the process of acquisition exactly coincided 
with that which had given me everything I 
possessed of physical, mental, or moral suc- 
cess that is, skill, knowledge, character. I 
was learning the bicycle precisely as I learned 
the a-b-c. When I set myself, as a stint, 
to mount and descend in regular succession 
anywhere from twenty to fifty times, it was 
on the principle that we do a thing more 
easily the second time than the first, the third 
time than the second, and so on in a rapidly 
increasing ratio, until it is done without any 
conscious effort whatever. This was precisely 
the way in which my mother trained me to 
tell the truth, and my music-teacher taught me 
that mastership of the piano keyboard which 
I have lost by disuse. Falling from grace 
may mean falling from a habit formed how 


do we know? This opens a boundless field 
of ethical speculation which I would gladly 
have followed, but just then the steel steed 
gave a lurch as if to say, "Tend to your 
knitting " the favorite expression of a Rocky 
Mountain stage-driver when tourists taxed 
him with questions while he was turning 
round a bend two thousand feet above the 

And now comes the question "What do the 
doctors say?" Here follow several testimo- 

" The question now of great interest to girls 
is in regard to the healthfulness of the wheel. 
Many are prophesying dire results from this 
fascinating exercise, and fond parents are 
refusing to allow their daughters to ride be-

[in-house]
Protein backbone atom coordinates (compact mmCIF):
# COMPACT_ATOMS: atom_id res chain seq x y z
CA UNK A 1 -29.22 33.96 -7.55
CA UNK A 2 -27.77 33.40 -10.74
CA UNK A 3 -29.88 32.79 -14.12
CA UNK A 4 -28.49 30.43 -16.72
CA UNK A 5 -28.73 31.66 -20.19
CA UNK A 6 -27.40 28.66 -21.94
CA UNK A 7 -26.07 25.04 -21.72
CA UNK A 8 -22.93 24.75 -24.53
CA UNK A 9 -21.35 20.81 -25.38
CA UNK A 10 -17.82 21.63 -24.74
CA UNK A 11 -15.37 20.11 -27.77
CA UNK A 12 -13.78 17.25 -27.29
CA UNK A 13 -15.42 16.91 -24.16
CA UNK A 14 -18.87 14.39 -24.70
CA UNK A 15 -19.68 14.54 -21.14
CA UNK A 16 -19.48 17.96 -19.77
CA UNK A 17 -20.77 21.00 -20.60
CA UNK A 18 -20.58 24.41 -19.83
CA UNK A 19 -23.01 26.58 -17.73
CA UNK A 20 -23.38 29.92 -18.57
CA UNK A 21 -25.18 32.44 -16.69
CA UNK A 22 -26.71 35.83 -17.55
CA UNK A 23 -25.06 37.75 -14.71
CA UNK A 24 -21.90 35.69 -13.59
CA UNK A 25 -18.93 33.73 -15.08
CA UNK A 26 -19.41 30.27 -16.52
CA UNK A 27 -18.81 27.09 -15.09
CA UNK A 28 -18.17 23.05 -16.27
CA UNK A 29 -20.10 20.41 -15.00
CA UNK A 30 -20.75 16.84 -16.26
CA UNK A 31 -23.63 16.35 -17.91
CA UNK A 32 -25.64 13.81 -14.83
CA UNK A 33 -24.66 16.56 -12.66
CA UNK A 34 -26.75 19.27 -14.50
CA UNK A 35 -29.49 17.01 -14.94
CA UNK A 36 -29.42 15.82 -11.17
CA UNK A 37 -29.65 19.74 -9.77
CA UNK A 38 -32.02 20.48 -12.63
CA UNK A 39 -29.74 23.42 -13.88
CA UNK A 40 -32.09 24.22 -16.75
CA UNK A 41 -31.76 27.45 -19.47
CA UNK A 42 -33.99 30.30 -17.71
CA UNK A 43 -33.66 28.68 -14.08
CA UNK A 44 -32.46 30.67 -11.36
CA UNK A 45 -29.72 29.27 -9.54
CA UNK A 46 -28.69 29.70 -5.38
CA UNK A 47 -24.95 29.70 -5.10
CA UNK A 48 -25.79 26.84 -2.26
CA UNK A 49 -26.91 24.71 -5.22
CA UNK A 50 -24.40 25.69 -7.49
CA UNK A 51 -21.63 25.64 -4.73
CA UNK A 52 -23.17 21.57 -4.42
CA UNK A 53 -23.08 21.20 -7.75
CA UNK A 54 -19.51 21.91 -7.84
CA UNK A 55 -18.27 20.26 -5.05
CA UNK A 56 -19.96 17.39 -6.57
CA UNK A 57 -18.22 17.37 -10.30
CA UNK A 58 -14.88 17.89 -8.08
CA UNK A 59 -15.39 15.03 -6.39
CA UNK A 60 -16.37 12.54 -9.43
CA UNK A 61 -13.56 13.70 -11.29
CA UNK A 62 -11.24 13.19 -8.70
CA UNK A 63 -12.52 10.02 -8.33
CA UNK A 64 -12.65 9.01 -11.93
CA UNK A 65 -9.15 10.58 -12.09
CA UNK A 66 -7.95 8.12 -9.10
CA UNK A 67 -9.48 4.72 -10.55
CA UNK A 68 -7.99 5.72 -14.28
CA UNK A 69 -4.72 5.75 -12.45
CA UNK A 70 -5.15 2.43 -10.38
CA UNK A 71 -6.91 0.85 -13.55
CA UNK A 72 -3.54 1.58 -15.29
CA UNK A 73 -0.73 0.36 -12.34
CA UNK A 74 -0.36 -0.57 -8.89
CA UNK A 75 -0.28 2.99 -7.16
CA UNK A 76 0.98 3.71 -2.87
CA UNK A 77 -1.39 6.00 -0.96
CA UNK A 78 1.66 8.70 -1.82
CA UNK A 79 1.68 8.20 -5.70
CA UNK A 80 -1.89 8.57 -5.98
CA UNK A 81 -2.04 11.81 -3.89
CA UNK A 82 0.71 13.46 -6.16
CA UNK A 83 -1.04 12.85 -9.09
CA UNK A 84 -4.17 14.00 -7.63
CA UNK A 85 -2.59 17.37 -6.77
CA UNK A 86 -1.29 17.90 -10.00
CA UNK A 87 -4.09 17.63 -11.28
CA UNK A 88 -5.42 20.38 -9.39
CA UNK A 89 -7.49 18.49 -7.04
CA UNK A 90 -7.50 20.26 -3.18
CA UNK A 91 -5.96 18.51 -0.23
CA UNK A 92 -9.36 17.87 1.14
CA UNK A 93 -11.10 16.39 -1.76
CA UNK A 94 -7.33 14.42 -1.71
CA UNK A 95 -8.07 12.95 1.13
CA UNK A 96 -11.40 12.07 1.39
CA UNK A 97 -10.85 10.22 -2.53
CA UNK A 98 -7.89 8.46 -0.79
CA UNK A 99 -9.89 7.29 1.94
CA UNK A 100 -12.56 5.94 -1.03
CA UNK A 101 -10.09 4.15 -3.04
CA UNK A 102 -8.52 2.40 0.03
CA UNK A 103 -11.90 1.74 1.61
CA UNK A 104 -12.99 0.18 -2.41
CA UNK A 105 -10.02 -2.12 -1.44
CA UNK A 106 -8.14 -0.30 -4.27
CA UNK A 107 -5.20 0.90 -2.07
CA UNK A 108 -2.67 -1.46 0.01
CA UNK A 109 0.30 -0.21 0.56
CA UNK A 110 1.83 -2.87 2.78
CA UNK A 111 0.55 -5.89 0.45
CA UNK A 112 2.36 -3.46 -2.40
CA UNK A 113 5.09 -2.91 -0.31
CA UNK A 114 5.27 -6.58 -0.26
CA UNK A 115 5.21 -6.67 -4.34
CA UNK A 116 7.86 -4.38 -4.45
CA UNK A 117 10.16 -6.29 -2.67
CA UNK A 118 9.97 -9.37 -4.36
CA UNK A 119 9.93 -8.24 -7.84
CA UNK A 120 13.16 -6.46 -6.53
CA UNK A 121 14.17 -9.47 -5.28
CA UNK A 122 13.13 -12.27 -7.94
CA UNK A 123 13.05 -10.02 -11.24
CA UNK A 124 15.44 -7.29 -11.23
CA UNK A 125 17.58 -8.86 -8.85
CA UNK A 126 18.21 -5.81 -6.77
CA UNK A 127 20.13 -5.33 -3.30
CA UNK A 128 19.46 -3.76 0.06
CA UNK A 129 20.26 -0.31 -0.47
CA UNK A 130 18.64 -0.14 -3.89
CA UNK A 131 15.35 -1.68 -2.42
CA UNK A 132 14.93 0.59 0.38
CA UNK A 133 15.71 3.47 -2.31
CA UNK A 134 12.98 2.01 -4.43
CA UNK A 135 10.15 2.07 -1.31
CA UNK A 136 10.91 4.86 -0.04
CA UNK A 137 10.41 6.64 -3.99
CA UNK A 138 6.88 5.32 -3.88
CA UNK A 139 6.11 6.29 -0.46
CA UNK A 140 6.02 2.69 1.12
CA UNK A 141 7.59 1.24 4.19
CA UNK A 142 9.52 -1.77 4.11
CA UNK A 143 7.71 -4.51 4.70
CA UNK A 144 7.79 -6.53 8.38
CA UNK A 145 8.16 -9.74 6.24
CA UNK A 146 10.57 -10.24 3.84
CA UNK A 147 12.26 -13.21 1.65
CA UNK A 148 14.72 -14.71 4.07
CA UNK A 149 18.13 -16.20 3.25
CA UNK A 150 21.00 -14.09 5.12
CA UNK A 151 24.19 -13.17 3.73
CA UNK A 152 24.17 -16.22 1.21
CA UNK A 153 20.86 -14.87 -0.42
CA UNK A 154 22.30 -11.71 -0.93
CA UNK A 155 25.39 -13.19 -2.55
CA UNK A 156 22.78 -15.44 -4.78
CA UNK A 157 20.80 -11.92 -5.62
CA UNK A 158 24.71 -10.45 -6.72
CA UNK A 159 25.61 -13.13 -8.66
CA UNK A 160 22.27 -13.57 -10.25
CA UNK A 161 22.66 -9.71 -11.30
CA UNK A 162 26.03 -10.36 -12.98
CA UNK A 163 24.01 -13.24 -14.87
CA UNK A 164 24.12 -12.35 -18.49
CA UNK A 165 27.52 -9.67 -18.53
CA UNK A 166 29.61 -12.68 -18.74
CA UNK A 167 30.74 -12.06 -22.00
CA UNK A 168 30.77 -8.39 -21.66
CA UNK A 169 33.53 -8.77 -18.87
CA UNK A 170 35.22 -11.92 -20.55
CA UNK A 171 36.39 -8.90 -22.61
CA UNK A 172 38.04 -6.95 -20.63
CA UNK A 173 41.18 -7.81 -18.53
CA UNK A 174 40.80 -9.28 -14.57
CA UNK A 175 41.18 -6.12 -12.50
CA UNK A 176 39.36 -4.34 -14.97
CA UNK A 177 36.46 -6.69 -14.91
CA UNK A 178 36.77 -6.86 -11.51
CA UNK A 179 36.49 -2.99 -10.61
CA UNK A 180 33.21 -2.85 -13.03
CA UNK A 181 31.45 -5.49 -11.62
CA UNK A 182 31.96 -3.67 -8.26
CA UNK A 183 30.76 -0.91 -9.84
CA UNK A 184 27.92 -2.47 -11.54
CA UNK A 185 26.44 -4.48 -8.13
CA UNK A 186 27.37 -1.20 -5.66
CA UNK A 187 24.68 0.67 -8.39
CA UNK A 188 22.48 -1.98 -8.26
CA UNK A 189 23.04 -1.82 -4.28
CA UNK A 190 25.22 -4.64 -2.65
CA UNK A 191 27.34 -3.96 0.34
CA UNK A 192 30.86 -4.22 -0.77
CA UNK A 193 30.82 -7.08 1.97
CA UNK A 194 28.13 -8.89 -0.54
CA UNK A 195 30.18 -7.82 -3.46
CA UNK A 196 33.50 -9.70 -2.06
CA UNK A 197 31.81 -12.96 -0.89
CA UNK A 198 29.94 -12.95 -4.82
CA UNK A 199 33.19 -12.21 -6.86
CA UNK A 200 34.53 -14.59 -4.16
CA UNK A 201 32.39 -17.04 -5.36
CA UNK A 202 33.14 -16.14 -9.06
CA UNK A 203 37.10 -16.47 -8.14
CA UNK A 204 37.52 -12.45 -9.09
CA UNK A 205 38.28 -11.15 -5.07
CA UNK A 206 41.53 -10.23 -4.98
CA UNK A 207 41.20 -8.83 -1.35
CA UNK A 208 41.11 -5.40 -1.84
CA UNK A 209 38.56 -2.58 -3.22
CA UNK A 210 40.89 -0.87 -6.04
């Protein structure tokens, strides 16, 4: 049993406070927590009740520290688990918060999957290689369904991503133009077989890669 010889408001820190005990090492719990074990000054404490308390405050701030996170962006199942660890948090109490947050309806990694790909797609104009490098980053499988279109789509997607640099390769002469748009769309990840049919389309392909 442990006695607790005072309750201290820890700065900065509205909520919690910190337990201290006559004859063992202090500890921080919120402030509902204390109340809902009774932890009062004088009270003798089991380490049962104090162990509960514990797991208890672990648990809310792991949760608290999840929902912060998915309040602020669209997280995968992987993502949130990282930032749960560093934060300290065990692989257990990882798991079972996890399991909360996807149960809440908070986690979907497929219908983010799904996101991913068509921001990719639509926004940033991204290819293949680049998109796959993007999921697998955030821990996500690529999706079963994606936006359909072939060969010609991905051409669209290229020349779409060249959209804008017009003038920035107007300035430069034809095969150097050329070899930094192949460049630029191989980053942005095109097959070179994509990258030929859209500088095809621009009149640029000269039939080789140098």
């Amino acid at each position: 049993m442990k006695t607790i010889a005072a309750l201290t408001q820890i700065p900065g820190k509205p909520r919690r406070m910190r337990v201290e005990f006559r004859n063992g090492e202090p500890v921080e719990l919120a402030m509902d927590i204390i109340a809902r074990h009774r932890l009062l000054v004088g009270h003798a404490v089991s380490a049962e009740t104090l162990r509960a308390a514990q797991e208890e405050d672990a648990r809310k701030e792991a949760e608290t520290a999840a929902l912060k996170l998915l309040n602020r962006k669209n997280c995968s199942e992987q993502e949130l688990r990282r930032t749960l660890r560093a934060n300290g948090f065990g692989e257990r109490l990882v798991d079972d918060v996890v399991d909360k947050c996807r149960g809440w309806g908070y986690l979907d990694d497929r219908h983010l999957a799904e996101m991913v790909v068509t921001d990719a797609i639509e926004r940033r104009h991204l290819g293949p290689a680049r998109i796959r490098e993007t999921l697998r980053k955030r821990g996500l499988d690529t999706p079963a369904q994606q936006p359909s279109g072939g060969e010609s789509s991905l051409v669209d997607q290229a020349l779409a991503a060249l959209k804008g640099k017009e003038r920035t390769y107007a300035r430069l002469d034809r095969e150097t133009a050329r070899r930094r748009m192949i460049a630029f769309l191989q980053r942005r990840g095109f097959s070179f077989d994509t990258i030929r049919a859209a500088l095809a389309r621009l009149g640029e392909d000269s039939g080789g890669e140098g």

cause they are girls. It will be a delight to 
girls to learn that the fact of their sex is, in 
itself, not a bar to riding a wheel. If the 
girl is normally constituted and is dressed 
hygienically, and if she will use judgment 
and not overtax herself in learning to ride, 


and in measuring the length of rides after she 
has learned, she is in no more danger from 
riding a wheel than is the young man. But 
if she persists in riding in a tight dress, and 
uses no judgment in deciding the amount of 
exercise she is capable of safely taking, it will 
be quite possible for her to injure herself, and 
then it is she, and not the wheel, that is to 
blame. Many physicians are now coming to 
regard the 'wheel' as beneficial to the health 
of women as well as of men." 

Dr. Seneca Egbert says : " As an exercise 
bicycling is superior to most, if not all, others 
at our command. It takes one into the out- 
door air ; it is entirely under control ; can be 
made gentle or vigorous as one desires; is 
active and not passive ; takes the rider out- 
side of himself and the thoughts and cares 
of his daily work; develops his will, his at- 
tention, his courage and independence, and 
makes pleasant what is otherwise most irk- 
some. Moreover, the exercise is well and 
equally distributed over almost the whole 


body, and, as Parker says, when all the mus- 
cles are exercised no muscle is likely to be 

He advocates cycling as a remedy for dys- 
pepsia, torpid liver, incipient consumption, 
nervous exhaustion, rheumatism, and melan- 
cholia. In regard to the exercise for women 
he says : " It gets them out of doors, gives 
them a form of exercise adapted to their 
needs, that they may enjoy in company with 
others or alone, and one that goes to the root 
of their nervous troubles." 

He instances two cases, of girls fourteen 
and eighteen years of age, where a decided 
increase in height could be fairly attributed to 

The question is often asked if riding a wheel 
is not the same as running a sewing-machine. 
Let the same doctor answer: "Not at all. 
Women, at least, sit erect on a wheel, and 
consequently the thighs never make even a 
right angle with the trunk, and there is no 
stasis of blood in the lower limbs and geni-